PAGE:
Posted: December 27, 2022
Deadline: February 12, 2023
This special issue will bring together papers exploring how time relates with and in health and illness. We encourage submissions that think with ‘time’ in many ways: as a heuristic device for exploring the sociological dimensions of how health and care unfold (in prolonged and fleeting ways); as a sociohistorical situating of health and care practices; as a way of measuring and constituting health experiences and events; and as a speculative orientation towards anticipated and imagined futures of health.
We invite proposals for empirical research (including qualitative, quantitative, and creative methods), critical or reflective analyses, conceptual or theoretical papers, and methodological papers. Submissions must make a clear contribution to sociological inquiry relevant to health but may be informed by conceptual and empirical debates from a broader range of health and social sciences.
Possible topics and approaches to thinking with matters of time in health and illness include (but are not limited to):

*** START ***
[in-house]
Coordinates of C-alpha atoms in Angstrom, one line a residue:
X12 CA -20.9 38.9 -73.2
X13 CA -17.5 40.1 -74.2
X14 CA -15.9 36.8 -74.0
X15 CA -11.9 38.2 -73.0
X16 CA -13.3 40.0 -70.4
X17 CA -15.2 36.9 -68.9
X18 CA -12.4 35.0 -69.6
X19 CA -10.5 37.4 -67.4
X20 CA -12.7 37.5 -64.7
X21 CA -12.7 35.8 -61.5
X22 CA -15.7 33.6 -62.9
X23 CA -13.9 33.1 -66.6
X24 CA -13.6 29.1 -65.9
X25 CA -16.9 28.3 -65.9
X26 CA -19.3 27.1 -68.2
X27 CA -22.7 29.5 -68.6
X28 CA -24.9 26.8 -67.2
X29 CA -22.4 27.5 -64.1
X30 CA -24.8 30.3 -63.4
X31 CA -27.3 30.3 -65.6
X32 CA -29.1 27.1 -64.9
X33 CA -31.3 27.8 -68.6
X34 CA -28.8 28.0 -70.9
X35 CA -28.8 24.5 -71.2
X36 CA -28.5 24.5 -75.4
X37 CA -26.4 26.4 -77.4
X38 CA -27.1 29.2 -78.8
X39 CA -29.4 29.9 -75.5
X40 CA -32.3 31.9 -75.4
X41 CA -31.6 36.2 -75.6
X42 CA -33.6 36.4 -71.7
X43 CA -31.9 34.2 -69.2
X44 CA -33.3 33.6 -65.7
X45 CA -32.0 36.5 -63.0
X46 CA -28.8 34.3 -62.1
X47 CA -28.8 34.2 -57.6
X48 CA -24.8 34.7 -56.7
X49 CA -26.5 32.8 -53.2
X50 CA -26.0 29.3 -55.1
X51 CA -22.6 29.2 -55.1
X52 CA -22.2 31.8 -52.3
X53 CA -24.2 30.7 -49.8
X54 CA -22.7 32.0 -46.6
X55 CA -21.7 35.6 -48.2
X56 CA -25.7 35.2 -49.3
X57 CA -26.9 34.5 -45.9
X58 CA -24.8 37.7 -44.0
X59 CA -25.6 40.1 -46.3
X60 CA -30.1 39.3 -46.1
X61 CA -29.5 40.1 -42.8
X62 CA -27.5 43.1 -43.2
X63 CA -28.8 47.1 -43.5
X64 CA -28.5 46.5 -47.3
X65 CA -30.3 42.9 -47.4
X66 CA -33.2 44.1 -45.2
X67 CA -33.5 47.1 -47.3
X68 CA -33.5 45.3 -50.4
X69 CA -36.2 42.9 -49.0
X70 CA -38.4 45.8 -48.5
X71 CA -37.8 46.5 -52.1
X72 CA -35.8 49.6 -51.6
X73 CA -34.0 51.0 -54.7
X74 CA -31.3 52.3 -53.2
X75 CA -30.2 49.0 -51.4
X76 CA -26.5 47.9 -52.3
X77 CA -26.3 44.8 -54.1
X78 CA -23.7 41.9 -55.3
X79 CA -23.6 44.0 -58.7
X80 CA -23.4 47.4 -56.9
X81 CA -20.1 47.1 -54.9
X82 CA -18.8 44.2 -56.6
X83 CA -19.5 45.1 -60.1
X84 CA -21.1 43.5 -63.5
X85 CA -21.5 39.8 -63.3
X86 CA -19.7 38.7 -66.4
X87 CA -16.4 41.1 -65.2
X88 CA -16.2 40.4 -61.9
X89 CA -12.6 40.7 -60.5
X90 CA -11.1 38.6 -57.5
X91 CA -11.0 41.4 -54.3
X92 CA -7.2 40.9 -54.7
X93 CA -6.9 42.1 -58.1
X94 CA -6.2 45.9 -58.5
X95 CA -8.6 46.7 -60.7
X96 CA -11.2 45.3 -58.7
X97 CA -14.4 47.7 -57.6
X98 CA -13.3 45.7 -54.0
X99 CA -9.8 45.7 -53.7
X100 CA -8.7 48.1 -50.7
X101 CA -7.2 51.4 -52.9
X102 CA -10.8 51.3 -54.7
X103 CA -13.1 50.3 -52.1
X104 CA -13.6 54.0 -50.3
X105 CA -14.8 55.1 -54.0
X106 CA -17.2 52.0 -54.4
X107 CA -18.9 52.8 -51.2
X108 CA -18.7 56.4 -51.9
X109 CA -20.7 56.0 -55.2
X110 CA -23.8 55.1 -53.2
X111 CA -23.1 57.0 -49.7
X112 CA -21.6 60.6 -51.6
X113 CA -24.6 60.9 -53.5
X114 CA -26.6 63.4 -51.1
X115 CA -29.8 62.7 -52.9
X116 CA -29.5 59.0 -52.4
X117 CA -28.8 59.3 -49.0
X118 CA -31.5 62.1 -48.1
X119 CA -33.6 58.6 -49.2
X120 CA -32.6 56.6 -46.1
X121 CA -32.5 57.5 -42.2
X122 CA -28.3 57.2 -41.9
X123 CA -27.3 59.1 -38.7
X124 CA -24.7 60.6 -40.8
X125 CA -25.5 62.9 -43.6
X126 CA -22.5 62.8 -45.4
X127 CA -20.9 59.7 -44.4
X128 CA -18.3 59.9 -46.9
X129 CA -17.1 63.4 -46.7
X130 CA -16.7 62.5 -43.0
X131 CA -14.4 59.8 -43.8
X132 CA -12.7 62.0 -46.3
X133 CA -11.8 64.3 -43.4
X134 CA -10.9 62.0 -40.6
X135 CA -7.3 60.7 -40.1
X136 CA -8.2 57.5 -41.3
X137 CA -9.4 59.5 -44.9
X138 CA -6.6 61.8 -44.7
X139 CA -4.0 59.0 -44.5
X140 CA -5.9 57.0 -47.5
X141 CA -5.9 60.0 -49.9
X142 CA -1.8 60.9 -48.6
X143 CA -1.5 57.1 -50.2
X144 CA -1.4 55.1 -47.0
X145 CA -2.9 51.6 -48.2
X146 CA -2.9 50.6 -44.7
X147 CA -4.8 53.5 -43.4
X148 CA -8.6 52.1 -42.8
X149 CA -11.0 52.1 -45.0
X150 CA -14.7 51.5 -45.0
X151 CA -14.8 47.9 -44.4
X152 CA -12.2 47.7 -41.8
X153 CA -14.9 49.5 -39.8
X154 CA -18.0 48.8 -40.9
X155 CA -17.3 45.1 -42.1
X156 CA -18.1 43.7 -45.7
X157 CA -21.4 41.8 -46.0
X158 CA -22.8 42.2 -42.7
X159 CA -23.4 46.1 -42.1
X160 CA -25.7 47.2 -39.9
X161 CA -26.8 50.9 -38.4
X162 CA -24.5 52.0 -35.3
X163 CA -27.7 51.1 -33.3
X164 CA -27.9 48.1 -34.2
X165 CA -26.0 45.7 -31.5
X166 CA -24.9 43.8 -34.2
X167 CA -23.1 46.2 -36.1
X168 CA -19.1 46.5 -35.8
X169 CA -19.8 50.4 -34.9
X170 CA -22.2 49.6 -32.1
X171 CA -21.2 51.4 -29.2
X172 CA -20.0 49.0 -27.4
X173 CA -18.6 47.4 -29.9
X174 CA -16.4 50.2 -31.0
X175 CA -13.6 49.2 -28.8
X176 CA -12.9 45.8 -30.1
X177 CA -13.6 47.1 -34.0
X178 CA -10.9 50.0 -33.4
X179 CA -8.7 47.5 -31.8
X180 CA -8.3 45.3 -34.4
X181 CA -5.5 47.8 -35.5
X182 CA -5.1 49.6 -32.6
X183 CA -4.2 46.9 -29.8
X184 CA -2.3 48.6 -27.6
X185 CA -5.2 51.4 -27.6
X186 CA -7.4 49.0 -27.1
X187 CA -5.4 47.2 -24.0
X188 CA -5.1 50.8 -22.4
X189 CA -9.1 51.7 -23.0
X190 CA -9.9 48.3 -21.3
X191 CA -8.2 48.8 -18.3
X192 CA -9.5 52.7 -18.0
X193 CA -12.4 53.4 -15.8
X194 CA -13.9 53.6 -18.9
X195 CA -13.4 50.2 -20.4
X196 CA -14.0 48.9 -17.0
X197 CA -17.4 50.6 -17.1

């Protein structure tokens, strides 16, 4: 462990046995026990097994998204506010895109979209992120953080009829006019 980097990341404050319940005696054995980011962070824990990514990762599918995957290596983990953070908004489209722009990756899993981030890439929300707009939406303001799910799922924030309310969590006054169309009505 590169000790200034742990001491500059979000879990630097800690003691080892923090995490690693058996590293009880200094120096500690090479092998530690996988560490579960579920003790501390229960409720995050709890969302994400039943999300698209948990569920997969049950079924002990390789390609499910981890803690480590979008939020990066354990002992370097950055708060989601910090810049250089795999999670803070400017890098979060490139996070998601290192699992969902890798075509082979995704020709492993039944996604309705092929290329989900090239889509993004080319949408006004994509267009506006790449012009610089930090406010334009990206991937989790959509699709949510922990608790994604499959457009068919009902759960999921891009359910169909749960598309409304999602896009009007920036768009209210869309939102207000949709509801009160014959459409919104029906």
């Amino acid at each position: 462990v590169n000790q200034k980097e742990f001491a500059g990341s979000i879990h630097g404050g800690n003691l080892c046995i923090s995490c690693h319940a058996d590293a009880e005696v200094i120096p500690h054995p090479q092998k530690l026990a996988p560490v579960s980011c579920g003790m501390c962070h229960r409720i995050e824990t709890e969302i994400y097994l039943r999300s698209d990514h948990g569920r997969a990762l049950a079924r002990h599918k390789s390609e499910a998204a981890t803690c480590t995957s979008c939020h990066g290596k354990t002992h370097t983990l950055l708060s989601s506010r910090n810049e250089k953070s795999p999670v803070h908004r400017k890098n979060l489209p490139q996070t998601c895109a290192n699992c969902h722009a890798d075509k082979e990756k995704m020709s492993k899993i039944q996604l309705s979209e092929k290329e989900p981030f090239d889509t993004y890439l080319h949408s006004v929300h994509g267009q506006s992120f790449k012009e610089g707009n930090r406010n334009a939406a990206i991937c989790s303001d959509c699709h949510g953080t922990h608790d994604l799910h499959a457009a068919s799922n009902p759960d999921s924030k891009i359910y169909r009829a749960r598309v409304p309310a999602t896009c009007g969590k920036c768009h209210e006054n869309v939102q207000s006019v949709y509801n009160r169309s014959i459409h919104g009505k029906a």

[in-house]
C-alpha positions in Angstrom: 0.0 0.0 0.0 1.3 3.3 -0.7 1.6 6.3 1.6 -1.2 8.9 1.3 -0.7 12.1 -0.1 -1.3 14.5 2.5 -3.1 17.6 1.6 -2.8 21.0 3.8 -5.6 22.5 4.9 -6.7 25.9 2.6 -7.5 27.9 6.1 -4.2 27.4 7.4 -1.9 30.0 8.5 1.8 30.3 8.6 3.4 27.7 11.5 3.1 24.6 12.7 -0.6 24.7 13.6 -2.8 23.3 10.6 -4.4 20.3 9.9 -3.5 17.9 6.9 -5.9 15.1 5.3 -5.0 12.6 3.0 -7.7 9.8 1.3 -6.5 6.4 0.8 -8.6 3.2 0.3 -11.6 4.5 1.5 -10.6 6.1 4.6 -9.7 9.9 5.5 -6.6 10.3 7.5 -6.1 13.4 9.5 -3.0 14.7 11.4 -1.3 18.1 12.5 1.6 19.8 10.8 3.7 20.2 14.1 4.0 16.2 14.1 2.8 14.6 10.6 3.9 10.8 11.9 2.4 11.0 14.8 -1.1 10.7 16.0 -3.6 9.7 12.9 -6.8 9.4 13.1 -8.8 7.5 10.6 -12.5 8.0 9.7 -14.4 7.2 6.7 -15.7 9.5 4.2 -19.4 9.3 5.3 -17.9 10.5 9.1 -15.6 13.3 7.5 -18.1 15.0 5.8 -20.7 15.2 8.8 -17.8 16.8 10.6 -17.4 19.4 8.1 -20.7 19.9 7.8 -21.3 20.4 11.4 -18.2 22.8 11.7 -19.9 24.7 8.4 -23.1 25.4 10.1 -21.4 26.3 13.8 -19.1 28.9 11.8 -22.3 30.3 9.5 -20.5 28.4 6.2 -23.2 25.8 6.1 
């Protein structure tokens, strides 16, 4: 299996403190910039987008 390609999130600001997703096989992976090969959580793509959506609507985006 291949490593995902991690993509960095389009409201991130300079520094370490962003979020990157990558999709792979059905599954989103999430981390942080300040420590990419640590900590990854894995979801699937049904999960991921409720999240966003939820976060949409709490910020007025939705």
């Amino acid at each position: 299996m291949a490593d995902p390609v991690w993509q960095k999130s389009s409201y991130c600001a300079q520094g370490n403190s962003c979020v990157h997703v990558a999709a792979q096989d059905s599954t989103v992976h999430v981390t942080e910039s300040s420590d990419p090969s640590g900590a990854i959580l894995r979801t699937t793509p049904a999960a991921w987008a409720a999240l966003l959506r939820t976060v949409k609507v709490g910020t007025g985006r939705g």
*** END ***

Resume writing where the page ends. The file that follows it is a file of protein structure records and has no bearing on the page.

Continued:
The guest editors of this special issue of Health Sociology Review are all from UNSW Sydney, including Dr Mia Harrison, Dr Anthony K J Smith, and Dr Sophie Adams. The issue will conclude with a commentary by Associate Professor Kari Lancaster and Professor Tim Rhodes.Call for Papers form by 11:59pm AEDT Sunday 12 February 2023. Minimum details required include a title, abstract or proposal of research (250 words), author details, and a short bio for the lead author (50 words). Authors will be notified of the outcome of their proposal by the end of February 2023 and invited to submit a full manuscript for peer review by 12 June 2023. We encourage abstracts or proposals to include details on how your paper will conceptualise ‘time’ and any key theories or literatures your paper will draw upon. If you have any questions, please email Dr Mia Harrison at firstname.lastname@example.org Health Sociology Review is an international peer-reviewed journal, which publishes high quality conceptual and empirical research in the sociology of health, illness, and medicine. All manuscripts are subject to double-blind peer review by at least two reviewers. Authors may be invited to review another paper in the special issue. Manuscripts for this special issue are limited to a maximum word limit of 7,500 words, including all text, footnotes and references. More information on instructions for authors, journal aims and scope, and open access options can be viewed on the Health Sociology Review website.Submission Guidelines Interested authors should complete the